Blog Archives

Just Booked at The Nightlight: I Am Not Your Negro, Opens 2/24

“The people, in general, cannot bear very much reality. They prefer fantasy to a truthful recreation of their existence.”

I Am Not Your Negro (2016) Opens February 24th

In Raoul Peck’s I Am Not Your Negro, that line is said by author/civil rights activist/sometimes narrator James Baldwin. A variation on the famous quote by T.S. Eliot, it’s a line that gathers in the back of the mind as one watches this extraordinary new film about Baldwin’s intertwined existence with the struggles of the civil rights movement. Here is a film that eschews easy answers while presenting an intimate story framed against the cosmic struggle of a nation fighting itself. I hesitate to call it a documentary. It should be a required history lesson.

Formed by director Peck from the unfinished draft of writings by James Baldwin entitled “Remember This House,” I Am Not Your Negro unmistakably channels the voice and attitude of its author. Elegantly loquacious and incisively smart about how he says things, the film intersperses photos and videos of Baldwin and his immersion into the civil rights story in the late 50’s after returning from living in Paris due to his disillusion with American Jim Crow tactics.

Becoming friends with all the key players, including Malcolm X, Martin Luther King, Jr. and Medgar Evers, Baldwin provides a front row recollection of this time, stirring up so many feelings, emotions and mundane historical suggestions that it’s one of the most heartfelt memoirs I can imagine.

~~ Joe Baker,

Just Booked at The Nightlight: Elle

Genre subversive Paul Verhoeven, director of Basic Instinct and Black Book, teams up with the great Isabelle Huppert to craft this provocative, blackly comic thriller.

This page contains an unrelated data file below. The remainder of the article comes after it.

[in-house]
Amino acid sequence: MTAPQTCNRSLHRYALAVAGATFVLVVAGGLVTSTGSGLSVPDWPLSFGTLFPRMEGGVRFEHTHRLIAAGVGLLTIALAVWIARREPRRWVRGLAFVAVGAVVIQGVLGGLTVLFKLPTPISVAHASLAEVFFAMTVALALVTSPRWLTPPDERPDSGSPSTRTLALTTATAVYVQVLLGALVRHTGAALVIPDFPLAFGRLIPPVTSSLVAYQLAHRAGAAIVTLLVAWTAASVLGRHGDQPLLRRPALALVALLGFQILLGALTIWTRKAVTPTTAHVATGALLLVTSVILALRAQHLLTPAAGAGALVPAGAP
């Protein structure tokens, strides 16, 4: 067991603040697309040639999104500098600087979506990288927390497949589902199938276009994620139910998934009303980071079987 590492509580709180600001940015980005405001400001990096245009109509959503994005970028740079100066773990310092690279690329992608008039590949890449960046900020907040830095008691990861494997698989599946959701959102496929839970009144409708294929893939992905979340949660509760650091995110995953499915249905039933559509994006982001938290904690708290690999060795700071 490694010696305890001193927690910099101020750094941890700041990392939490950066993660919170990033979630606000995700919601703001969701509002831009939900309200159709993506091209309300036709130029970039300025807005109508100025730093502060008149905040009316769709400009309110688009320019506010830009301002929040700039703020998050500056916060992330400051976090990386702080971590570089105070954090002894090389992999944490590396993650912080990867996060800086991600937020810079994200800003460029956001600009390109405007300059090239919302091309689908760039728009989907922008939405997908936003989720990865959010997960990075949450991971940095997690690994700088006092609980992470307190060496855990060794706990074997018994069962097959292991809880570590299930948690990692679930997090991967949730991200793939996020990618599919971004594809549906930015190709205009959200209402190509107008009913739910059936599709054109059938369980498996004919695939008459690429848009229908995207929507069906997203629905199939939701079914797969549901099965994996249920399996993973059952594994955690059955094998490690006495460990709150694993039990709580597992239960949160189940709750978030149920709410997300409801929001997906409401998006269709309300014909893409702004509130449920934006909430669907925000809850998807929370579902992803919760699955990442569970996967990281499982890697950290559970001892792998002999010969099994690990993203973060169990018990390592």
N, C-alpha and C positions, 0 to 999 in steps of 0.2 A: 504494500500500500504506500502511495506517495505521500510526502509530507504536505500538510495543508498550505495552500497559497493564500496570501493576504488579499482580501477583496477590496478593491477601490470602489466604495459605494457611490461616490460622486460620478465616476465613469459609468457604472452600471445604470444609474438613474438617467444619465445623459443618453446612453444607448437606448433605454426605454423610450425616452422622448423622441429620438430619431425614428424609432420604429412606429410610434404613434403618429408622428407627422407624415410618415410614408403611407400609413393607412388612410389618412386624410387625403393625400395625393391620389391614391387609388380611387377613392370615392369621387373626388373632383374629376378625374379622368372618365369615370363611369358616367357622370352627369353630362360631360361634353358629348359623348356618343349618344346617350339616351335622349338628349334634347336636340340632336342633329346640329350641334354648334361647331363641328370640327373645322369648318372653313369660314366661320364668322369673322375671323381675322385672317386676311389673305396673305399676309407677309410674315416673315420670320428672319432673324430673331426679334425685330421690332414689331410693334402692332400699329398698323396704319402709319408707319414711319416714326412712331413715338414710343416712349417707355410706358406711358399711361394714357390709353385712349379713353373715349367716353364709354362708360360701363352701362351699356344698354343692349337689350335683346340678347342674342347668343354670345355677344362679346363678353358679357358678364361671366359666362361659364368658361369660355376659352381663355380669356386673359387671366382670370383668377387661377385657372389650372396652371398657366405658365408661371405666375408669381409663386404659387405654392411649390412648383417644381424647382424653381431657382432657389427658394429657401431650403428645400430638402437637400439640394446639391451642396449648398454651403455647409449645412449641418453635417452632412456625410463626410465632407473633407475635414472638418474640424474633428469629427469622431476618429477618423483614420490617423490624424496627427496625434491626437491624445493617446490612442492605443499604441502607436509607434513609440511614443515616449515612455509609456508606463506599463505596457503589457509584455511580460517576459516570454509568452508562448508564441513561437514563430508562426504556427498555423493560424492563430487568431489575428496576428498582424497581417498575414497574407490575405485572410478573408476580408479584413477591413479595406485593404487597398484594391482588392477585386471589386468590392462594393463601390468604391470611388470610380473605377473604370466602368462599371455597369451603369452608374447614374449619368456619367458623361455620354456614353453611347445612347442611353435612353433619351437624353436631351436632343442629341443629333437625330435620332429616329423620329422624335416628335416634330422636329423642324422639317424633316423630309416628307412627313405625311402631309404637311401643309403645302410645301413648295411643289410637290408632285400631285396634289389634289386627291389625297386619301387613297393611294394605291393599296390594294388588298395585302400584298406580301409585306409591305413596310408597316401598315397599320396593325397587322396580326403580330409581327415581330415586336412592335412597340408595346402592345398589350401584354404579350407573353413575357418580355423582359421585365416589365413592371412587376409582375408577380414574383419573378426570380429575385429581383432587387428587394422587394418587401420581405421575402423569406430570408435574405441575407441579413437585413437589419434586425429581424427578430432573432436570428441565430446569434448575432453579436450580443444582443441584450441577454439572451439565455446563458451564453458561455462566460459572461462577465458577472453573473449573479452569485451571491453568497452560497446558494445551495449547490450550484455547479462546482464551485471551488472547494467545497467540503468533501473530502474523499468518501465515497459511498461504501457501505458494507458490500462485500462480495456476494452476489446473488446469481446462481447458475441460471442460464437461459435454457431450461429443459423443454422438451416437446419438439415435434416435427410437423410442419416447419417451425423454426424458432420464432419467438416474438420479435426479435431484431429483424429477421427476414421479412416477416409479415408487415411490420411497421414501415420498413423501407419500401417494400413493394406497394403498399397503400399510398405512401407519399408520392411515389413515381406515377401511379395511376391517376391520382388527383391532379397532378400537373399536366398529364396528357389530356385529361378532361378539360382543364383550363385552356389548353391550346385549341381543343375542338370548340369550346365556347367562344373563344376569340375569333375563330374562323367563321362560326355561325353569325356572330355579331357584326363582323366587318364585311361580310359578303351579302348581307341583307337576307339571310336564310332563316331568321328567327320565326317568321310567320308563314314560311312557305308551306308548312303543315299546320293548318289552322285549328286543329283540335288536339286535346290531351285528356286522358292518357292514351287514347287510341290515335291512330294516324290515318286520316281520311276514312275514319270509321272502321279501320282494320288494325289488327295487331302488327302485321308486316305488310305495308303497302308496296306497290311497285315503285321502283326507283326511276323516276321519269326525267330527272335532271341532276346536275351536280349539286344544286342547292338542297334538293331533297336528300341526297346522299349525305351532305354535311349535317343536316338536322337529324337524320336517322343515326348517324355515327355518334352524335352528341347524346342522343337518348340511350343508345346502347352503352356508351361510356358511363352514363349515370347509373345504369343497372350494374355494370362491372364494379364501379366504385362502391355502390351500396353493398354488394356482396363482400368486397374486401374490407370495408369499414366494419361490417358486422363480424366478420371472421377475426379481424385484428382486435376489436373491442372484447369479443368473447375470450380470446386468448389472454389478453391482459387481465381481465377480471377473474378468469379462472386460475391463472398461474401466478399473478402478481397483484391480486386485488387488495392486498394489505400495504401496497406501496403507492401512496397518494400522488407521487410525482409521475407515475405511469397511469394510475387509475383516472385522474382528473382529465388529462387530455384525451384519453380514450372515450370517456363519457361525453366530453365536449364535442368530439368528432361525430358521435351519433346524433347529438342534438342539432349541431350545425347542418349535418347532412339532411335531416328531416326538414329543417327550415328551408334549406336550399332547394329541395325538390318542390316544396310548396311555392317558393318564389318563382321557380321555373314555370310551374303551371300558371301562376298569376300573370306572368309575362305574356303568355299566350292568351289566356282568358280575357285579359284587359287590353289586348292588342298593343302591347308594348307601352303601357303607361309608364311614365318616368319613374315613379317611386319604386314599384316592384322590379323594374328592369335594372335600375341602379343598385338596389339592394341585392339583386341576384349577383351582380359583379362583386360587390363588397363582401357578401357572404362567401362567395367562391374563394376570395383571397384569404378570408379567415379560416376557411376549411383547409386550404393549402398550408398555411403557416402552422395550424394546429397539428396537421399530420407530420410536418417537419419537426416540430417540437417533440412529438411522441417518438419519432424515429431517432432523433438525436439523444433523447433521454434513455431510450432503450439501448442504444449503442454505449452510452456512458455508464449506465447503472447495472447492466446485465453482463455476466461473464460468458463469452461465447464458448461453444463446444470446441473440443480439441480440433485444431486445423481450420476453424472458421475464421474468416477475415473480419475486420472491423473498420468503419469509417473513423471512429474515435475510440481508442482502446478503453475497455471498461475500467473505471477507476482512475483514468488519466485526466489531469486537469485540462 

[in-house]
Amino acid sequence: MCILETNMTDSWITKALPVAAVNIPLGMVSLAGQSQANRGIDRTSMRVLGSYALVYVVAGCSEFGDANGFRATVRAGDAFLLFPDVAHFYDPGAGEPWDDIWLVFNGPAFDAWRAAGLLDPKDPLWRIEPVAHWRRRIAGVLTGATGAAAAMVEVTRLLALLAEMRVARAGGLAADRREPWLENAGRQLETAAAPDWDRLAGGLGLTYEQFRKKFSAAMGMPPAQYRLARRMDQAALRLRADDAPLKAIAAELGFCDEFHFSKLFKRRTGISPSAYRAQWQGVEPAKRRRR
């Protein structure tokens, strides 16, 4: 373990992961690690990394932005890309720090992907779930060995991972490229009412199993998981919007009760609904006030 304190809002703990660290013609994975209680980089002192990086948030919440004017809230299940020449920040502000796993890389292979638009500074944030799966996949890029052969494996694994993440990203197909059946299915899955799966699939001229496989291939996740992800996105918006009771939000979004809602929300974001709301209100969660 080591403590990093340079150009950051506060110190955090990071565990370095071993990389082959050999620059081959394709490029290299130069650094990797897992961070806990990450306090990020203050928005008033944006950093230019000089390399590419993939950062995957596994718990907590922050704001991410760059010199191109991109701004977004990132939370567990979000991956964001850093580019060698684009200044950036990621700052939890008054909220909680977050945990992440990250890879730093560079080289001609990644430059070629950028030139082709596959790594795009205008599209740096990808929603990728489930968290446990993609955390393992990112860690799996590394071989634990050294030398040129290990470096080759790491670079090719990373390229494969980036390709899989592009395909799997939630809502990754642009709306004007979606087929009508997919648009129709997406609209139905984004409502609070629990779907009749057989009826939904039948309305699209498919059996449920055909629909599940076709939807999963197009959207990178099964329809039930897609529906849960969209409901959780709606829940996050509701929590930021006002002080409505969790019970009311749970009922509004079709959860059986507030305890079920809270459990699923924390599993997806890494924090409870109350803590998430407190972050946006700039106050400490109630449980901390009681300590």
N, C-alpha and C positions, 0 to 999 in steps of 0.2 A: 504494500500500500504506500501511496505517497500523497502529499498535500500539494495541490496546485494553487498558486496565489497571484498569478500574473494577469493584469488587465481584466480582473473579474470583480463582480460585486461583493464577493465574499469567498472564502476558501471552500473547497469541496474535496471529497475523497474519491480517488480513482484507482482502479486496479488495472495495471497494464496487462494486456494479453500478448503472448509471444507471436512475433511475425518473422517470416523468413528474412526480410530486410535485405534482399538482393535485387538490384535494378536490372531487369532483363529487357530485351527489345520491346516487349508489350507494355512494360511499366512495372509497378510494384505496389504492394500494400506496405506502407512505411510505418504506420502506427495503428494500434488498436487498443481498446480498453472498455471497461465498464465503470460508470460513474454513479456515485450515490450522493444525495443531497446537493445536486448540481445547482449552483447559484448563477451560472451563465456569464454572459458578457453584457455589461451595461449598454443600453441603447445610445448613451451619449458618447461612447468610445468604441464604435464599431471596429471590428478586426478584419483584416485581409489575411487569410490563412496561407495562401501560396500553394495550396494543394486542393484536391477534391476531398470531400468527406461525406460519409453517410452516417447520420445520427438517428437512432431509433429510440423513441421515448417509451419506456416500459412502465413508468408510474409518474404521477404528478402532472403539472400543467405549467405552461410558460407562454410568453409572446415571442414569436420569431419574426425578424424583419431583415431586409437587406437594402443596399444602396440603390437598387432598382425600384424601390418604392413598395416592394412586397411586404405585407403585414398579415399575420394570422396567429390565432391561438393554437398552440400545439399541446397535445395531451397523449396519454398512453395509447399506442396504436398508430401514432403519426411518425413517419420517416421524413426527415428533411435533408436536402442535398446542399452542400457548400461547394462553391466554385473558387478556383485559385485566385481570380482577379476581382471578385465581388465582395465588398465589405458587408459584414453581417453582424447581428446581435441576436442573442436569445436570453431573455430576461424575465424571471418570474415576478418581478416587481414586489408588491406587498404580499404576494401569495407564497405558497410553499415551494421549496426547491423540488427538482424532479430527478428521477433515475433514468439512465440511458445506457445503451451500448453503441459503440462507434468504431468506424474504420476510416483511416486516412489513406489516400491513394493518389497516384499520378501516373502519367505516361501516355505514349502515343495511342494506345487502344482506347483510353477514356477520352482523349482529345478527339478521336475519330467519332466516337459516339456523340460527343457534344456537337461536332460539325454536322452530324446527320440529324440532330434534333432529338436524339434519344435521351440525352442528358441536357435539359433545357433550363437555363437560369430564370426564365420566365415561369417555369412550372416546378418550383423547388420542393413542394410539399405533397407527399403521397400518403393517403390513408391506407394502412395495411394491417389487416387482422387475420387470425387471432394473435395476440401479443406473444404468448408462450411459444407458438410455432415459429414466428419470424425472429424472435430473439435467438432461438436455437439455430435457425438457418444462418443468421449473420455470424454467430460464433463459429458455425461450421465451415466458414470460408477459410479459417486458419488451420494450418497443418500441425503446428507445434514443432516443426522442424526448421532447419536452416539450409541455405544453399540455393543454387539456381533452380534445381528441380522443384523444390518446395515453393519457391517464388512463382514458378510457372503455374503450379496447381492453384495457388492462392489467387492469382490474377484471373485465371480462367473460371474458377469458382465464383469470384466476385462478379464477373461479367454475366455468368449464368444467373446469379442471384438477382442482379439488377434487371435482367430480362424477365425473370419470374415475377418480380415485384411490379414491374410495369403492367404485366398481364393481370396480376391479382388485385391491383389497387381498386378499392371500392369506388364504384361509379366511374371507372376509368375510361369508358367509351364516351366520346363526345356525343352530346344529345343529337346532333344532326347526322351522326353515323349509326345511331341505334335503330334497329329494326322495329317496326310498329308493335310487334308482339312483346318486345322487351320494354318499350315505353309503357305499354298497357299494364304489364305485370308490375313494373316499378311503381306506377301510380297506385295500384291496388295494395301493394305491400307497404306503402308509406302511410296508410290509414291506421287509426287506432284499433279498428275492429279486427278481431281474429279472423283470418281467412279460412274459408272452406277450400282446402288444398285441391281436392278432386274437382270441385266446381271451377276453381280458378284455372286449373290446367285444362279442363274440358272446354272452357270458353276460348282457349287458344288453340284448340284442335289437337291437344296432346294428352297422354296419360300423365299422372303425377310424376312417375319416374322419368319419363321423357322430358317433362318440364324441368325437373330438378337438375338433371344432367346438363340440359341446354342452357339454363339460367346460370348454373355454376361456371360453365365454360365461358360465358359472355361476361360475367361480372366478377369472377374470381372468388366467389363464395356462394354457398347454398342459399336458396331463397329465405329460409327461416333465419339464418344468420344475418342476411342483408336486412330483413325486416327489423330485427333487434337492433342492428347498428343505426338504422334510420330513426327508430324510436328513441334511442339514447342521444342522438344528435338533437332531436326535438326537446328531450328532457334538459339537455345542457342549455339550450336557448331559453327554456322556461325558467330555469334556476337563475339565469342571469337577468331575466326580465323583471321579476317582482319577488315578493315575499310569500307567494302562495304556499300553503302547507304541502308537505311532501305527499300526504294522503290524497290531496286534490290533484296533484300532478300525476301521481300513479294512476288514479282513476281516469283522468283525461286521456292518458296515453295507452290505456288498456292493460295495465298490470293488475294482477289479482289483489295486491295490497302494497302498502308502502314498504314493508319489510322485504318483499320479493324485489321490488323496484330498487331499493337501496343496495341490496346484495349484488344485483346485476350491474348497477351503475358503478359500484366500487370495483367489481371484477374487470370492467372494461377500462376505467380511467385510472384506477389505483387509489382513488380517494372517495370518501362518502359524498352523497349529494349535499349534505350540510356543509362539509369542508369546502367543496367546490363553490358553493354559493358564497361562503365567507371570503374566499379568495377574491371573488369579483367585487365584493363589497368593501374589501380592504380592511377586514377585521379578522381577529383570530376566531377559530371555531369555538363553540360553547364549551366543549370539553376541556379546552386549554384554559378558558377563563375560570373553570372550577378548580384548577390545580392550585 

Elle (2016), Opens February 3rd

Paul Verhoeven’s Elle saw Cannes Competition 69 out on a high note. This beautifully judged drama/thriller is all about a provocatively powerful woman, much like Verhoeven’s last Competition entry – Basic Instinct, which played back in 1992. Elle is that picture’s equal, and, in a similar way, captures a new moment for film’s femme fatale.

Elle, starring the unrivalled Isabelle Huppert, threads sexual intrigue with knife-edged danger, punctuated by the occasional relief of unexpected, uneasy humour. It’s a film which could only have come from the hands of the Dutch master, back after a 10-year-absence since Black Book – and how we have missed him.

Huppert has rarely been better as the head of a videogame company who is attacked and raped in her home by a masked intruder. This plays out, however, at the onset and is just a launchpad for Verhoeven to examine his career-long themes of power and domination afresh.

~~ Fionnuala Halligan, Screendaily

Just Booked at The Nightlight: Oscar Shorts 2017

Oscar-Nominated Short Films come to Akron on February 10th, in advance of this year’s Academy Awards (February 26th). Be the one at your Oscar party who knows what’s up!

Oscar Shorts 2017, Opens February 10th

For the 12th consecutive year, Shorts HD and Magnolia Pictures present the Oscar-Nominated Short Films, opening on Feb. 10th. With all three categories offered – Animated, Live Action and Documentary – this is your annual chance to predict the winners (and have the edge in your Oscar pool)! A perennial hit with audiences around the country (and now the world), don’t miss this year’s selection of shorts. The Academy Awards take place Sunday, Feb. 26th.

Live Action Shorts (Running Time: 132 minutes)